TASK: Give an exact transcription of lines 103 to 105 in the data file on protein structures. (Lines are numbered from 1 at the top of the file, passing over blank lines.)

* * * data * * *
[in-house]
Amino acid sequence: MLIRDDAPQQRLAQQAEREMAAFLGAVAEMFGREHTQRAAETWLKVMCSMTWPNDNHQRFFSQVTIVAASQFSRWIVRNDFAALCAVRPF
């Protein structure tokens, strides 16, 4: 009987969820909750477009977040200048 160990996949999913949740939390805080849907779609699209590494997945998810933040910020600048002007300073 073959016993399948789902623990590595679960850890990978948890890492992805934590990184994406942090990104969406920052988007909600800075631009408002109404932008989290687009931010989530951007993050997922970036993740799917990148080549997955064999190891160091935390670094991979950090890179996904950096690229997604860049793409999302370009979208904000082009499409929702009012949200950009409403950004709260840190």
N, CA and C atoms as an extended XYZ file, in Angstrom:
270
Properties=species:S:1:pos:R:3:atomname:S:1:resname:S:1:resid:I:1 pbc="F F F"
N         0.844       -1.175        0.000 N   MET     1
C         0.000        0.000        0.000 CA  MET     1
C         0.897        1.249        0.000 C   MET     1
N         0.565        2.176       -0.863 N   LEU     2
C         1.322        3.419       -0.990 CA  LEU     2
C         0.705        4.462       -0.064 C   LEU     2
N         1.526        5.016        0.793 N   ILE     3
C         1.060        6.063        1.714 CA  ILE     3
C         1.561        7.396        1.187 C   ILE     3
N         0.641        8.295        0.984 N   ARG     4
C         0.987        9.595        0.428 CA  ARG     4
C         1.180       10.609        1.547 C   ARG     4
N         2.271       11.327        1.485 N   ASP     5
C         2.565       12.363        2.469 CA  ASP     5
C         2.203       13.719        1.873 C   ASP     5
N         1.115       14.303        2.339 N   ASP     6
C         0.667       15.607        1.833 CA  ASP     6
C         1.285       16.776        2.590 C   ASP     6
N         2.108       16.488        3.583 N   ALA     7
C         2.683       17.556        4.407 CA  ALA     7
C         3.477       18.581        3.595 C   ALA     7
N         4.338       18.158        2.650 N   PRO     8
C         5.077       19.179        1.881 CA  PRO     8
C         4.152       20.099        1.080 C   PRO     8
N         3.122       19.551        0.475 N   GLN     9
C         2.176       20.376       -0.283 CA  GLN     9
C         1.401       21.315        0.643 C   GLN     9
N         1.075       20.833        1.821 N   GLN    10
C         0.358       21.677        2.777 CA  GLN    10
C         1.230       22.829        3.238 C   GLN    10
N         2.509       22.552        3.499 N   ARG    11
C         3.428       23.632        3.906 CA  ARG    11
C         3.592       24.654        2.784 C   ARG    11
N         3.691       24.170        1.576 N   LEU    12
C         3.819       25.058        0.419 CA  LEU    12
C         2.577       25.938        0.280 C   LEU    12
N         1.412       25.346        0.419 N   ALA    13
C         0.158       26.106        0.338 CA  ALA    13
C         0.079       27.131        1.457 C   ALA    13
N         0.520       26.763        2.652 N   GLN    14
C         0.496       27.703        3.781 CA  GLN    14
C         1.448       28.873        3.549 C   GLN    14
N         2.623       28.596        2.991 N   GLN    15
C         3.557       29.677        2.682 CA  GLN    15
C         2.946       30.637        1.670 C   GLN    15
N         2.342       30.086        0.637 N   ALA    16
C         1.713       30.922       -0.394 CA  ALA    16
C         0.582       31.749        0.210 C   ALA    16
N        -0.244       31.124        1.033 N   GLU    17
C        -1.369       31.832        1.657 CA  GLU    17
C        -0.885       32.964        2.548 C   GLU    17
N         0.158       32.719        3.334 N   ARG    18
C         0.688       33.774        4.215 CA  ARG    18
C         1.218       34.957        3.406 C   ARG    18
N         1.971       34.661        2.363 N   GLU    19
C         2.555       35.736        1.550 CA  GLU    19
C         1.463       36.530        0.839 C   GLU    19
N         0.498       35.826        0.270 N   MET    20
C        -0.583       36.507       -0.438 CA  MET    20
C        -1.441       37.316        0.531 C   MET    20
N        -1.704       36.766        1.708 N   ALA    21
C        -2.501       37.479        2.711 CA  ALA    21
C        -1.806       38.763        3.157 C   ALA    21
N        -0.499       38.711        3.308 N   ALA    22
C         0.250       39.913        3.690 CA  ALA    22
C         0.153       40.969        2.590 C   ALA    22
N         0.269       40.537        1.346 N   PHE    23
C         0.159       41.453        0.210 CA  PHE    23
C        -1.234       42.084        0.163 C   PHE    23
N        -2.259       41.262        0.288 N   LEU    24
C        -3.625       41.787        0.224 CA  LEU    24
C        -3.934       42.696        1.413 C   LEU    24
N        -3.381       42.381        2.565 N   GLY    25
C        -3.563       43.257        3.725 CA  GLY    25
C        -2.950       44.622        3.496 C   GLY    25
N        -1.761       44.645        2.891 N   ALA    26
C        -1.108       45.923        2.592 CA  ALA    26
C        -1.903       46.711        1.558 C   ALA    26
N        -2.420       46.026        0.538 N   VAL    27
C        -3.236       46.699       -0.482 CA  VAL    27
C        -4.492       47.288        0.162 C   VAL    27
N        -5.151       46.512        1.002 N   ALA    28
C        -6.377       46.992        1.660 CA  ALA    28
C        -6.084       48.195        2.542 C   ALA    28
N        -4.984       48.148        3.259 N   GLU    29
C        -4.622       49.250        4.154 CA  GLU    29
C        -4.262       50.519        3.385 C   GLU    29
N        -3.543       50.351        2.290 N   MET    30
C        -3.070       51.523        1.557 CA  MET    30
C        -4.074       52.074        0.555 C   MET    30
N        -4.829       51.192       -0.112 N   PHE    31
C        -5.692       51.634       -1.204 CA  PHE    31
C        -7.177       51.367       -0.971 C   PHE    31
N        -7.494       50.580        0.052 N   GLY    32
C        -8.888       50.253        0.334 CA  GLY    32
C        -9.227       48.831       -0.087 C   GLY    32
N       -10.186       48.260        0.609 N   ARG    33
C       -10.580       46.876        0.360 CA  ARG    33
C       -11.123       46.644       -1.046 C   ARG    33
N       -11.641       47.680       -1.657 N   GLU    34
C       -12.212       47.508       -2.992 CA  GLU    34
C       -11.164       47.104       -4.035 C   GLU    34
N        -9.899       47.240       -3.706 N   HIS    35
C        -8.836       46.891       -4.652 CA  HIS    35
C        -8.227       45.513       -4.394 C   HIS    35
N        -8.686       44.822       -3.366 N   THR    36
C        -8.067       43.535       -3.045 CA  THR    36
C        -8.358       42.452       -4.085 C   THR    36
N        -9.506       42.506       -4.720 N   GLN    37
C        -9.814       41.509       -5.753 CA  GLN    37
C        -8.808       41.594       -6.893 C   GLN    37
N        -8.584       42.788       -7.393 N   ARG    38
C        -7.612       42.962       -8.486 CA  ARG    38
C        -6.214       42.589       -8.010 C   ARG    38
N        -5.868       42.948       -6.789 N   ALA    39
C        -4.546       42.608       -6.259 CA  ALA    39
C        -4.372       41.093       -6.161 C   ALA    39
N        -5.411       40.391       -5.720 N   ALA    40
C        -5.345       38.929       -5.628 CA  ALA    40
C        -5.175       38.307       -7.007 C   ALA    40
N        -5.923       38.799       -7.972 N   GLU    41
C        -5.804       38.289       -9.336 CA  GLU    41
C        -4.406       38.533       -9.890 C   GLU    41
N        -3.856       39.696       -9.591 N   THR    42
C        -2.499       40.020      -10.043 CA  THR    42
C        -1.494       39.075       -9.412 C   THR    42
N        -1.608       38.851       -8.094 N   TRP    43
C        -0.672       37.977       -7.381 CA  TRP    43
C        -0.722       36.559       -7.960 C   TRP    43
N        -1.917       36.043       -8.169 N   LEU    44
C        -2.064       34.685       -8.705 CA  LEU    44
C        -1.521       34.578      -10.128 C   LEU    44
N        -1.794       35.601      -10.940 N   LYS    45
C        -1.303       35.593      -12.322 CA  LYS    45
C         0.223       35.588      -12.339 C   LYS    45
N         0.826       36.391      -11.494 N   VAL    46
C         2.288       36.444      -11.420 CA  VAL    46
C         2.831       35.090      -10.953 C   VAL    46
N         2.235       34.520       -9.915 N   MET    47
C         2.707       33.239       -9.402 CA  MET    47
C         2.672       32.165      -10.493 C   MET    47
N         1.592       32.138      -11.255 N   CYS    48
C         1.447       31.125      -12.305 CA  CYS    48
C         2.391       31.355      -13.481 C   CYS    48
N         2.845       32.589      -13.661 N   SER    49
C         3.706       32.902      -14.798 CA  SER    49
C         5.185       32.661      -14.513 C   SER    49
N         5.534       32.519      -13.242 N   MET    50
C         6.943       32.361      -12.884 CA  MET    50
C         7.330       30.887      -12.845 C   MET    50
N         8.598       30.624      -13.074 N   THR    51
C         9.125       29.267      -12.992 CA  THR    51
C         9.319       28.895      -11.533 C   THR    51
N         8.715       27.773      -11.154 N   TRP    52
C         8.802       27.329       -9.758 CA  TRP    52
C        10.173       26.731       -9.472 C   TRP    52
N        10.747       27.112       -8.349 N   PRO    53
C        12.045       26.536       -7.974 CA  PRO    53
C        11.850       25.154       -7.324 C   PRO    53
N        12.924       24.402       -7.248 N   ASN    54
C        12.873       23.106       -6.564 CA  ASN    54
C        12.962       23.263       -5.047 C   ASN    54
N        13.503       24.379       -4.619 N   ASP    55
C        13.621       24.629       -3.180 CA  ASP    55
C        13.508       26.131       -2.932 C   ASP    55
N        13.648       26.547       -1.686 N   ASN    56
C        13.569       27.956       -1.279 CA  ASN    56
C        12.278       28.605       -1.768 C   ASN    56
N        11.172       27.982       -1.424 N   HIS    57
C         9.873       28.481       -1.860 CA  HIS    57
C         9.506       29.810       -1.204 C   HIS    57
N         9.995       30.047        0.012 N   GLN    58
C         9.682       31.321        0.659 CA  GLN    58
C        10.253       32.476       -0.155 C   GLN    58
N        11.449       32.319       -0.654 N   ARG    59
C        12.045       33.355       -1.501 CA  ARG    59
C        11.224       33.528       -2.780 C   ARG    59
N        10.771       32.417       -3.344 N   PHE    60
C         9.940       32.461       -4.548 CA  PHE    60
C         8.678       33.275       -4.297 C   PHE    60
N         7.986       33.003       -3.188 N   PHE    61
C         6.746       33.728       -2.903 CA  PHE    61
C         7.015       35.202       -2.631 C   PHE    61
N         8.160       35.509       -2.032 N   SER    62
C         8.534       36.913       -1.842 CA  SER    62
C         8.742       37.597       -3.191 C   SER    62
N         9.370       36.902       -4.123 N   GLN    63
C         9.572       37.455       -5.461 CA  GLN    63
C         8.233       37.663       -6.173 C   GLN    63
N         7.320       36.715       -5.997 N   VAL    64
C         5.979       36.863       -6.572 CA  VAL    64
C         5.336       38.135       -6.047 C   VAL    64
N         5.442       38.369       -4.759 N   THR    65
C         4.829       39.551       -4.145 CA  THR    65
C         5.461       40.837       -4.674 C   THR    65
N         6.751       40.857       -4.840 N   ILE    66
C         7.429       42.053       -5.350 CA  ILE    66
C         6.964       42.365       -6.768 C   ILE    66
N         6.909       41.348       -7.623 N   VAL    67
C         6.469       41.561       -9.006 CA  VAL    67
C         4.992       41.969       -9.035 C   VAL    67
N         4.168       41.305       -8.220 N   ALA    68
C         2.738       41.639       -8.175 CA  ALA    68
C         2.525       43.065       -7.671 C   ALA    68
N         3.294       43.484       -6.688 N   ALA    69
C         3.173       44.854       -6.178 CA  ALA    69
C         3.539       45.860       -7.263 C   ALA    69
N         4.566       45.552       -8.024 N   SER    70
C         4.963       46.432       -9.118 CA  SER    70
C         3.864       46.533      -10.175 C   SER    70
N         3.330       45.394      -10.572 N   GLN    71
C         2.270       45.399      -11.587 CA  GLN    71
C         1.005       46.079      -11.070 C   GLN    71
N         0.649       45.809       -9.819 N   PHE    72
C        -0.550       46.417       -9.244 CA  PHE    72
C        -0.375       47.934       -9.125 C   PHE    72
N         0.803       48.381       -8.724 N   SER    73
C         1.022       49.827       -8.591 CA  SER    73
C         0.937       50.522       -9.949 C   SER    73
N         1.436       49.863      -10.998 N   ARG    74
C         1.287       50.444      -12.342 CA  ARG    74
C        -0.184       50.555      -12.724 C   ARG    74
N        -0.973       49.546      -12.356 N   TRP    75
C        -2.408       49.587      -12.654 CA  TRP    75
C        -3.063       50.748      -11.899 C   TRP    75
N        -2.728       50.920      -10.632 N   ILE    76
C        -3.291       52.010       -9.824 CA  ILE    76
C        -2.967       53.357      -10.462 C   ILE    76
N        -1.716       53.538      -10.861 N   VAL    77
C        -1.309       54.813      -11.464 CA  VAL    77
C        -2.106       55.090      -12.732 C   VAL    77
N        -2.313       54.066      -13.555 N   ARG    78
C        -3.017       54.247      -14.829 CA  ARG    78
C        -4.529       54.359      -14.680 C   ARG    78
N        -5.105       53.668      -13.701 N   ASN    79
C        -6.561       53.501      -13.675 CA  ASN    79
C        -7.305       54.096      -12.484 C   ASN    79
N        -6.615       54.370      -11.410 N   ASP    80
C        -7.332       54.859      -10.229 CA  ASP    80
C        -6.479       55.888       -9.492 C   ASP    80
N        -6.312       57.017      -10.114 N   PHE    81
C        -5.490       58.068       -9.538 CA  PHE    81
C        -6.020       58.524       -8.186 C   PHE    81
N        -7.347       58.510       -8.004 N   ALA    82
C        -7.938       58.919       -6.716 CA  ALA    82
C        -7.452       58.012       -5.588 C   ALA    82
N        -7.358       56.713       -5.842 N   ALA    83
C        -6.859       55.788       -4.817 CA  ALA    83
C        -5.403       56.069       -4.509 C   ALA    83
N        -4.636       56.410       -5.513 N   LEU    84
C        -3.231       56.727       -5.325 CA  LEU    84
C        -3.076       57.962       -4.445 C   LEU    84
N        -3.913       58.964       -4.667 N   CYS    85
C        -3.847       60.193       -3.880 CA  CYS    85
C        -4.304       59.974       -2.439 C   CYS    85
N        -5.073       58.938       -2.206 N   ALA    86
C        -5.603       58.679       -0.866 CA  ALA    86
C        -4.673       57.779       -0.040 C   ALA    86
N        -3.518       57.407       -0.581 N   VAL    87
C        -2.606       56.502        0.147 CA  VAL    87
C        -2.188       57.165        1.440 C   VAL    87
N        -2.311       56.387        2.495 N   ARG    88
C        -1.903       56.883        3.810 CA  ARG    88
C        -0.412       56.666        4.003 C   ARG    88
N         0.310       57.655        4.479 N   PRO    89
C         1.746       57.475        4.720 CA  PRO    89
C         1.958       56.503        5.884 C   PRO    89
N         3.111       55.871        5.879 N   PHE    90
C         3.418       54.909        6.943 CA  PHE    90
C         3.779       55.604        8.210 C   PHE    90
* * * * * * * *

N       -10.186       48.260        0.609 N   ARG    33
C       -10.580       46.876        0.360 CA  ARG    33
C       -11.123       46.644       -1.046 C   ARG    33